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motion-logo.jpgMotion's motion trackers are relatively sophisticated, as 2D trackers go.  In the general case, motion trackers can useful to give you a head start on basic compositing tasks like corner-pinning, to extrapolate simple camera motion to guide match-moves, and to extract elements of natural camera motion (see also the Stabilize Behavior).  And in Motion's case, its trackers are not only quite good at what they do, they're easy to use quickly.

To play with a basic motion tracker, load some kind of footage into Motion.  Then, apply an Analyze Motion behavior to it (Behaviors -> Motion Tracking -> Analyze Motion).  You should see something that looks like a circle with crosshairs:


This is your tracker.  Basically, you want click and drag to position this on top of the feature you want to track, then click the "Analyze" button in the Tracker Inspector.

Finding Features to Track

If you've never used trackers before, it's time for a whirlwind course in good features to track.  Motion uses Optical Flow math instead of straight correlation like more elderly tracking strategies (I'm looking at you, Color), but the principle is much the same.  It's on you to pick the a point that, to the software, looks the same from frame to frame.  Sharp corners between areas of high contrast work well, and edges work well. 

If you need advice on what are mathematically the "best" points to track in your current frame, hold down the Option key as you click and drag.  You'll get a field of little crosshairs, which Motion thinks are the ideal places to drop motion trackers.  As you drag your tracker, it will gladly snap to any of these crosshairs.  But as a practical matter, don't lean on the software's recommendations too much: it doesn't know anything about your shot's content, and you'll be better off in the long run if you train your own eye to find good track points.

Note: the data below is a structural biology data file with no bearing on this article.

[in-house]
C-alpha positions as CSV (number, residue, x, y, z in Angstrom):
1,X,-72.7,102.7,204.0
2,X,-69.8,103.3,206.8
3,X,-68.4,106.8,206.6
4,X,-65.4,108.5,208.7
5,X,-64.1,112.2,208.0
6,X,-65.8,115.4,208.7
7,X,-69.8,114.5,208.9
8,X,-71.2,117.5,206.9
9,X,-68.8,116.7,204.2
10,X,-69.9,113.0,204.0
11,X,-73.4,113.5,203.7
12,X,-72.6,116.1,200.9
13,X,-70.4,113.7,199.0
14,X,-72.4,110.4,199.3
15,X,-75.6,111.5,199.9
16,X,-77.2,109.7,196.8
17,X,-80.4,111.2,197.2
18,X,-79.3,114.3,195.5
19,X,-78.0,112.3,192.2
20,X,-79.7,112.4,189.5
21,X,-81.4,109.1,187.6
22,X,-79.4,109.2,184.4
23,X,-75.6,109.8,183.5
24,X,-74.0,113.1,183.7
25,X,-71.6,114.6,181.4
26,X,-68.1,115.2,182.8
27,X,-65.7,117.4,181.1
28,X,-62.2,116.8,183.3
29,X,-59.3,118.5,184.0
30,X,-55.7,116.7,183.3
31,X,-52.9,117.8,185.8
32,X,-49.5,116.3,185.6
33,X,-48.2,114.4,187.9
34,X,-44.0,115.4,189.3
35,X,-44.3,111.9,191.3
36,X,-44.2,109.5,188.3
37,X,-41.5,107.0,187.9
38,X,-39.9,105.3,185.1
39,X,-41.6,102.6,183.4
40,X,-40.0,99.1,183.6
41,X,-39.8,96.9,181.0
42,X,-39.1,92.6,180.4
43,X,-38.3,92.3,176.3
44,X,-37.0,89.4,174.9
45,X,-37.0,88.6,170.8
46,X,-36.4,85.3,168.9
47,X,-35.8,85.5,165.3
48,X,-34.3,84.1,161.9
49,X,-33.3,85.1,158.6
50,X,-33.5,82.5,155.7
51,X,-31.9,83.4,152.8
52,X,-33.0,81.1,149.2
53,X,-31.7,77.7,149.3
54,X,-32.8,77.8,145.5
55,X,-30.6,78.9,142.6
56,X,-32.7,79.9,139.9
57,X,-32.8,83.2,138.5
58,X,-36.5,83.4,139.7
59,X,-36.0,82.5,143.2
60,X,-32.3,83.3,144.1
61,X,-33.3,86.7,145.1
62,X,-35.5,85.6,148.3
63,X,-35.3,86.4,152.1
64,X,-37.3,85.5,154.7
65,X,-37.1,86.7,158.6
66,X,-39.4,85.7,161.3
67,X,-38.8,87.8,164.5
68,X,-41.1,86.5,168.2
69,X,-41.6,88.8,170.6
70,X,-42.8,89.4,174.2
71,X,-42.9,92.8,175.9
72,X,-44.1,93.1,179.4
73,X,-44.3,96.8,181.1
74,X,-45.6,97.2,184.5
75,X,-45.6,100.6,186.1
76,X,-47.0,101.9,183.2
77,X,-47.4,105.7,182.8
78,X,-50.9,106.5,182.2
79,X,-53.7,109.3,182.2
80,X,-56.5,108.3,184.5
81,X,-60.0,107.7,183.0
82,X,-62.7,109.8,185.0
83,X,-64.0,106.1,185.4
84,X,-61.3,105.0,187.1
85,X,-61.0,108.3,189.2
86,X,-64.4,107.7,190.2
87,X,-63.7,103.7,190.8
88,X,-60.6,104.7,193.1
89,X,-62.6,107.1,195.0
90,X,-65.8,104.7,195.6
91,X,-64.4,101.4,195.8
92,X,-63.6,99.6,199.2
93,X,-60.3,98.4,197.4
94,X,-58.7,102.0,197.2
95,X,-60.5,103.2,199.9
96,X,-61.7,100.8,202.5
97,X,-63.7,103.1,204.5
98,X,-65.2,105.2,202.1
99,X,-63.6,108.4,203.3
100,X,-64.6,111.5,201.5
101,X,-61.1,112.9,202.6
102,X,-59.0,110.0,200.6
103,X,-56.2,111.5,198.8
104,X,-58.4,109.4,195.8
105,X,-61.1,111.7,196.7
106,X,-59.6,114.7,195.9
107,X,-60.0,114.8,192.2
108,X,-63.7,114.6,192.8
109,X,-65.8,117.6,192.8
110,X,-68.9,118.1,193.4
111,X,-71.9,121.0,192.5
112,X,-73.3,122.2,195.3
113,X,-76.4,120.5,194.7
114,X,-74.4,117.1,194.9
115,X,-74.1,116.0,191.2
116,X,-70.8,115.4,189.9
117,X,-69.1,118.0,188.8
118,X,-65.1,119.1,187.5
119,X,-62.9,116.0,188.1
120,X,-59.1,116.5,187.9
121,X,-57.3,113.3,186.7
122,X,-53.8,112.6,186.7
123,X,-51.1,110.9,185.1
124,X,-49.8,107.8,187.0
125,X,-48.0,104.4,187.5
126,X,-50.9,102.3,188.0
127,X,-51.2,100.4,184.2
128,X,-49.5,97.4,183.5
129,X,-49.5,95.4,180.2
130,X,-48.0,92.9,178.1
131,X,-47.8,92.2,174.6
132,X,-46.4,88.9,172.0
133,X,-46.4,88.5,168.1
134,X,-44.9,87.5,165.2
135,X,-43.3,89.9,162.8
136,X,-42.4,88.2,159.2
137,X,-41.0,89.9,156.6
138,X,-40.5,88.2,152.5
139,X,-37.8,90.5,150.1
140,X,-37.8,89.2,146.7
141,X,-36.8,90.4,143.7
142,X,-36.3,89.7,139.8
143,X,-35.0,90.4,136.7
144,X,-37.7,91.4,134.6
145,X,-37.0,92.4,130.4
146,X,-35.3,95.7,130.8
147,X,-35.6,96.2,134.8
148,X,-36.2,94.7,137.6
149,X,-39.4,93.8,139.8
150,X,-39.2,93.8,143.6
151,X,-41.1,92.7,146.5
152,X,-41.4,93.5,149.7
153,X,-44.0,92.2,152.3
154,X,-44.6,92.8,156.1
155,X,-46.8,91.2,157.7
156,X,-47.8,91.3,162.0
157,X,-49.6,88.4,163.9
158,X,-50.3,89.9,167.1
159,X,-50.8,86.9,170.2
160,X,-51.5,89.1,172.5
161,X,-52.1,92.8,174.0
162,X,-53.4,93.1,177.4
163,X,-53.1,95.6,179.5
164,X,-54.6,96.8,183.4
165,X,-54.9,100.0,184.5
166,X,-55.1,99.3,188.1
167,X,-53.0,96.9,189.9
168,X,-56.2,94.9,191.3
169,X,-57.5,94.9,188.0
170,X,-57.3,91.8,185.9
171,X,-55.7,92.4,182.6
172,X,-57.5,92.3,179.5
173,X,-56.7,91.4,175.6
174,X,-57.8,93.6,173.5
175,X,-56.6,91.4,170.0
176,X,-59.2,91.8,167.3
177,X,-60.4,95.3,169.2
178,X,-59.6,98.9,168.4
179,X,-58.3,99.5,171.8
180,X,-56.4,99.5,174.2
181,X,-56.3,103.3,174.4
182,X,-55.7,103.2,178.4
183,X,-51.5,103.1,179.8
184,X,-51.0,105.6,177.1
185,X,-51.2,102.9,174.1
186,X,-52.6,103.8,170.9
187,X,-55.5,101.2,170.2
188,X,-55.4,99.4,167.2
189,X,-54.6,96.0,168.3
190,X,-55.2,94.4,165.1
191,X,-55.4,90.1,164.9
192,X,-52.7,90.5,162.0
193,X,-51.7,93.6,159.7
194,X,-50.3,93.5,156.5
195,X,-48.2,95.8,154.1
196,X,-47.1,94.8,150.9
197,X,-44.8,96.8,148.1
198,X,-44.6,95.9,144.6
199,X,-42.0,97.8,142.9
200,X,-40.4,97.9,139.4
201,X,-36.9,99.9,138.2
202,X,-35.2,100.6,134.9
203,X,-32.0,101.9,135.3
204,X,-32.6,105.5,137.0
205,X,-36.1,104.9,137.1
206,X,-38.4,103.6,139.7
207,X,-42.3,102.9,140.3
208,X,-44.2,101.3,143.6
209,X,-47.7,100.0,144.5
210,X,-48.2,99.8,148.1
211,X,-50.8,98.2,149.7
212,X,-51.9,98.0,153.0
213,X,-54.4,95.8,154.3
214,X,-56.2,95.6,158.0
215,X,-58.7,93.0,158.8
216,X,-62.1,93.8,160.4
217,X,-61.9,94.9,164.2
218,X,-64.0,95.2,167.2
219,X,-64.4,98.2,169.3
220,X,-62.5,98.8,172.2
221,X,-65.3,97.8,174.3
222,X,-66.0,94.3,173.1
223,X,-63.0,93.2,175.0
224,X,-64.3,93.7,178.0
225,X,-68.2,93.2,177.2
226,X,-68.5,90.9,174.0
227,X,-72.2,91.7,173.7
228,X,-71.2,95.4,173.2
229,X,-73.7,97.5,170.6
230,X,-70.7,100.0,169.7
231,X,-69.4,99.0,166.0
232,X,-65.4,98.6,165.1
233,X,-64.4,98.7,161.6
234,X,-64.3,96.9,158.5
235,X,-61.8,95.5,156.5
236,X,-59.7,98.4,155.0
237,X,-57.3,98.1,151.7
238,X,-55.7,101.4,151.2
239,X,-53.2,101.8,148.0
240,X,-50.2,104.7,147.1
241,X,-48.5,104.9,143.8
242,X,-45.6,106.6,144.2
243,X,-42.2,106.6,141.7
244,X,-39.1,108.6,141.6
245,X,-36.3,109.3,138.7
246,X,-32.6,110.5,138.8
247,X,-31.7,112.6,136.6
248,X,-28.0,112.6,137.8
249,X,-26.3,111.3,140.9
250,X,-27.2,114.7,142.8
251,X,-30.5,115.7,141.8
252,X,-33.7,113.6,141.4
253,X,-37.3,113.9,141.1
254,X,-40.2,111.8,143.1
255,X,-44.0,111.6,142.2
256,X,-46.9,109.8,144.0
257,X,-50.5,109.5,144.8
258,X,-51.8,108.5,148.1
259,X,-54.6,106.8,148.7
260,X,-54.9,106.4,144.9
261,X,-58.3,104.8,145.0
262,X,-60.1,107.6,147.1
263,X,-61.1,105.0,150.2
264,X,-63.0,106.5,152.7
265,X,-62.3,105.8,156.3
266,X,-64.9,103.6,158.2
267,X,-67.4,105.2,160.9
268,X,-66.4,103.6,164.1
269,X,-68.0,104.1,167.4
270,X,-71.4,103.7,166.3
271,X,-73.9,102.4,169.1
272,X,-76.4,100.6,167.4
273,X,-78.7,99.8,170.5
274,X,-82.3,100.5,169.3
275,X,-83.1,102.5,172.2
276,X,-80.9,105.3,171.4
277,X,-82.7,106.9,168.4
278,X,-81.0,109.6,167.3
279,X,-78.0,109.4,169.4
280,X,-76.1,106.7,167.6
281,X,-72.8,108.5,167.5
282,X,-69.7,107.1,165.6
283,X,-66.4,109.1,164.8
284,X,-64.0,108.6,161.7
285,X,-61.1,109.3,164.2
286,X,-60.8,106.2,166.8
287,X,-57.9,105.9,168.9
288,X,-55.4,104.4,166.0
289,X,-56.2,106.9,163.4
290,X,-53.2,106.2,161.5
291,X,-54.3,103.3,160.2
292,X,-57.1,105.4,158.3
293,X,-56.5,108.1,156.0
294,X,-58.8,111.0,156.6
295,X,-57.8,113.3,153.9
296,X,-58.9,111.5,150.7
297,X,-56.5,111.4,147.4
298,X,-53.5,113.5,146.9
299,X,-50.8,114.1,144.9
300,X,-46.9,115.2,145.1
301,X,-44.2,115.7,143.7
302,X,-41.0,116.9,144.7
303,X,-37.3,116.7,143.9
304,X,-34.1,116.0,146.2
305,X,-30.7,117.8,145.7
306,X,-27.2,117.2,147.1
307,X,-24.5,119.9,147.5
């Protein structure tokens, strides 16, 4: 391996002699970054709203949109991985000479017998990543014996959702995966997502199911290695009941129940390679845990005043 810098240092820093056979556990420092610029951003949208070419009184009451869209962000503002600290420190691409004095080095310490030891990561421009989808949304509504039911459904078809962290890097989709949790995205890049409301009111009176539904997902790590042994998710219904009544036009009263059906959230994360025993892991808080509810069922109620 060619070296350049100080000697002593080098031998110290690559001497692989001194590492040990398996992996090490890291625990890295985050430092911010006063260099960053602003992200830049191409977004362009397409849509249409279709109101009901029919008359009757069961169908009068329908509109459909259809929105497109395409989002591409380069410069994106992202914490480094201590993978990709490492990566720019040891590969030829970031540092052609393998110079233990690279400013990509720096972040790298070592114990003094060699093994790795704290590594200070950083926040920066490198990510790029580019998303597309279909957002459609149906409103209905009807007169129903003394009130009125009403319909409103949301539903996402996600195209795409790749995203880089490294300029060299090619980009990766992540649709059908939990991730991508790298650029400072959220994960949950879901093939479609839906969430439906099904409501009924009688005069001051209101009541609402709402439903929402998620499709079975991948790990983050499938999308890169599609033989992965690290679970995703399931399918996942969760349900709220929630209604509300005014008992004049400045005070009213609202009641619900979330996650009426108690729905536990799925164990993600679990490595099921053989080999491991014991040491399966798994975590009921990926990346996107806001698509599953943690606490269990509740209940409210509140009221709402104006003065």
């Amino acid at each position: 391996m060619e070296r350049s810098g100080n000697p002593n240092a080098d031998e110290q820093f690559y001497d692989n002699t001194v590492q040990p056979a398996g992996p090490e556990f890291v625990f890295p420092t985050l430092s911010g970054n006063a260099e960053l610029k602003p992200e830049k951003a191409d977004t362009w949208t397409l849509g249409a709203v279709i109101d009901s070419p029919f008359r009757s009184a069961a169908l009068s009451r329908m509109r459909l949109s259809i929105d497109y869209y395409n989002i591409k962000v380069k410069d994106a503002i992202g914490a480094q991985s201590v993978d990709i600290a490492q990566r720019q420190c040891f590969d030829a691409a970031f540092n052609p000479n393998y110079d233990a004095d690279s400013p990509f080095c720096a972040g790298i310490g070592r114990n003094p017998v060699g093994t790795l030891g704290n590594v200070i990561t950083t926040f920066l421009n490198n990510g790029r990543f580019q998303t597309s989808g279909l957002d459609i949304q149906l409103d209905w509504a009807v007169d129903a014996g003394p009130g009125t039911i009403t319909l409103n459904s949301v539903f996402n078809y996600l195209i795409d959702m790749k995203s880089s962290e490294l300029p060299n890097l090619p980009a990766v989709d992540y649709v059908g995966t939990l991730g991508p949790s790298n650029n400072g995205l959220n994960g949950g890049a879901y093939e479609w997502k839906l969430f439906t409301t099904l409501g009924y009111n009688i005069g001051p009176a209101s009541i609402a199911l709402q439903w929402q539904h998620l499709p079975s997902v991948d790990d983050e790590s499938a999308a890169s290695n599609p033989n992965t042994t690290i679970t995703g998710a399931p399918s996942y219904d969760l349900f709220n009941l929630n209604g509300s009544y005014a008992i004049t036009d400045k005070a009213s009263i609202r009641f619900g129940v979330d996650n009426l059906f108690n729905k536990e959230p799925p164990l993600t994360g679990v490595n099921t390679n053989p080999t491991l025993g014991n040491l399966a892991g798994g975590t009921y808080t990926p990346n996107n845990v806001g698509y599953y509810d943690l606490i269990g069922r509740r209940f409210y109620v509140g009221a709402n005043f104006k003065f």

Executing the Motion Track
To start the motion tracking process, click the Analyze button in the Inspector.  Motion will show you in the Canvas as it analyzes frame by frame, placing a yellow path with white keyframes at each point along its calculated track.  At any point, you can click Stop in the Analyzing dialog box, and you'll keep the calculated keyframes up to the current point -- this is useful when the motion you need to track only occupies a relatively small portion of the clip.

trackerfailed.pngSometimes (often), you'll lose your track: in other words, Motion will decide that it isn't certain enough where the feature has gone since the last frame.  You'll know this because the tracking process will suddenly quit, and you'll see a red X at the end of the tracking path.  There are plenty of strategies to recover a track in situations like this, but one of the least obvious and most helpful is to set a Look Ahead track point.

Once the track fails and you get a red X, manually move the tracker back to the feature you're tracking.  Then, hold down on the Command key, and click and drag it again -- you'll see a tracker in a square box "peel off," and you'll notice that the preview in your zoom box doesn't correspond to the original frame anymore.  That's because it's a preview of what the frame will look like 3 frames into the future.  Now, you're setting your Look Ahead point by placing the square tracker: you're essentially giving the tracker a strong hint about the correct path that it should follow.  Once you've replaced the tracker and set a Look Ahead point, simply click Analyze again to pick up where you left off calculating track points.

trackers20.pngUsing the motion track

As of now, your motion track is simply an abstract path in the brain of the computer.  To actually use it, you'll need to associate it with a behavior.  One way to do this is to apply a Match Move behavior to the item you want to follow the newly-tracked path, and select the Analyze Motion behavior that you used to get your original motion track.  And there are too many other variations on these techniques and applications to cover in this particular article -- but if you're looking for places to start, Behaviors -> Parameter -> Track is a good one as applications go.


There are many more ways to use good tracks and refine persnickety ones, which I may write about here, but all of which we cover in our various Motion classes both at our classrooms and on-site at your offices.  866-566-1881's the number, if you're interested.


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